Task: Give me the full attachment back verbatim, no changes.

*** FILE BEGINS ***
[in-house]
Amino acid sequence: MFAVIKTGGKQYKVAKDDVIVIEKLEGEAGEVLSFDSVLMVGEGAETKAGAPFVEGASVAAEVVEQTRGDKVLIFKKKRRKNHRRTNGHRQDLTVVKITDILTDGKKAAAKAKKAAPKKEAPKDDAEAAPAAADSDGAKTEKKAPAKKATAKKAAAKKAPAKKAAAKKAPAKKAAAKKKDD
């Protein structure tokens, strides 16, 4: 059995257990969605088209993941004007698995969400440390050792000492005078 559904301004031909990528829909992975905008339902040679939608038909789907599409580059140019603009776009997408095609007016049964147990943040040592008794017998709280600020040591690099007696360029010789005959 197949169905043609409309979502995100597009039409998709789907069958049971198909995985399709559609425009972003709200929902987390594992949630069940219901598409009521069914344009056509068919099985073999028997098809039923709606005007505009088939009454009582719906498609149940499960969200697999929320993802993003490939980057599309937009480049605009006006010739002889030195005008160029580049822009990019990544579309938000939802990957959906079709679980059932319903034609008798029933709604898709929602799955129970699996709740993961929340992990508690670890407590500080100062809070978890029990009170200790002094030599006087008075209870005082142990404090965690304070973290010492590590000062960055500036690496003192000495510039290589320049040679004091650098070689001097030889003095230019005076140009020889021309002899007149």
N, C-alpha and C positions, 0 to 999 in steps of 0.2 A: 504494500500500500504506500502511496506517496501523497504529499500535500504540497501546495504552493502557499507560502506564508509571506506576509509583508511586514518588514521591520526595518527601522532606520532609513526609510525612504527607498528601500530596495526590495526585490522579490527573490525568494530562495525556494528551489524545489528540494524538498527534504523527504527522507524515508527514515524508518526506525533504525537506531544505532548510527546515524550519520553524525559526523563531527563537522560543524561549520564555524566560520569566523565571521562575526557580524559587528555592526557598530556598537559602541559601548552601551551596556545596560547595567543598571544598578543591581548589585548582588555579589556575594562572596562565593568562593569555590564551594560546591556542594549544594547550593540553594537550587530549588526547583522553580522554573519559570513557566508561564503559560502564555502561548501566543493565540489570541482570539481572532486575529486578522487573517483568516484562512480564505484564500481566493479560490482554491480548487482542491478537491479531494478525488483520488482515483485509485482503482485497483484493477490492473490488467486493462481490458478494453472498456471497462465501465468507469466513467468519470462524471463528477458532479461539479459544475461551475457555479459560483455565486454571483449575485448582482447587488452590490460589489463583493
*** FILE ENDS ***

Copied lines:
[in-house]
Amino acid sequence: MFAVIKTGGKQYKVAKDDVIVIEKLEGEAGEVLSFDSVLMVGEGAETKAGAPFVEGASVAAEVVEQTRGDKVLIFKKKRRKNHRRTNGHRQDLTVVKITDILTDGKKAAAKAKKAAPKKEAPKDDAEAAPAAADSDGAKTEKKAPAKKATAKKAAAKKAPAKKAAAKKAPAKKAAAKKKDD
């Protein structure tokens, strides 16, 4: 059995257990969605088209993941004007698995969400440390050792000492005078 559904301004031909990528829909992975905008339902040679939608038909789907599409580059140019603009776009997408095609007016049964147990943040040592008794017998709280600020040591690099007696360029010789005959 197949169905043609409309979502995100597009039409998709789907069958049971198909995985399709559609425009972003709200929902987390594992949630069940219901598409009521069914344009056509068919099985073999028997098809039923709606005007505009088939009454009582719906498609149940499960969200697999929320993802993003490939980057599309937009480049605009006006010739002889030195005008160029580049822009990019990544579309938000939802990957959906079709679980059932319903034609008798029933709604898709929602799955129970699996709740993961929340992990508690670890407590500080100062809070978890029990009170200790002094030599006087008075209870005082142990404090965690304070973290010492590590000062960055500036690496003192000495510039290589320049040679004091650098070689001097030889003095230019005076140009020889021309002899007149």
N, C-alpha and C positions, 0 to 999 in steps of 0.2 A: 504494500500500500504506500502511496506517496501523497504529499500535500504540497501546495504552493502557499507560502506564508509571506506576509509583508511586514518588514521591520526595518527601522532606520532609513526609510525612504527607498528601500530596495526590495526585490522579490527573490525568494530562495525556494528551489524545489528540494524538498527534504523527504527522507524515508527514515524508518526506525533504525537506531544505532548510527546515524550519520553524525559526523563531527563537522560543524561549520564555524566560520569566523565571521562575526557580524559587528555592526557598530556598537559602541559601548552601551551596556545596560547595567543598571544598578543591581548589585548582588555579589556575594562572596562565593568562593569555590564551594560546591556542594549544594547550593540553594537550587530549588526547583522553580522554573519559570513557566508561564503559560502564555502561548501566543493565540489570541482570539481572532486575529486578522487573517483568516484562512480564505484564500481566493479560490482554491480548487482542491478537491479531494478525488483520488482515483485509485482503482485497483484493477490492473490488467486493462481490458478494453472498456471497462465501465468507469466513467468519470462524471463528477458532479461539479459544475461551475457555479459560483455565486454571483449575485448582482447587488452590490460589489463583493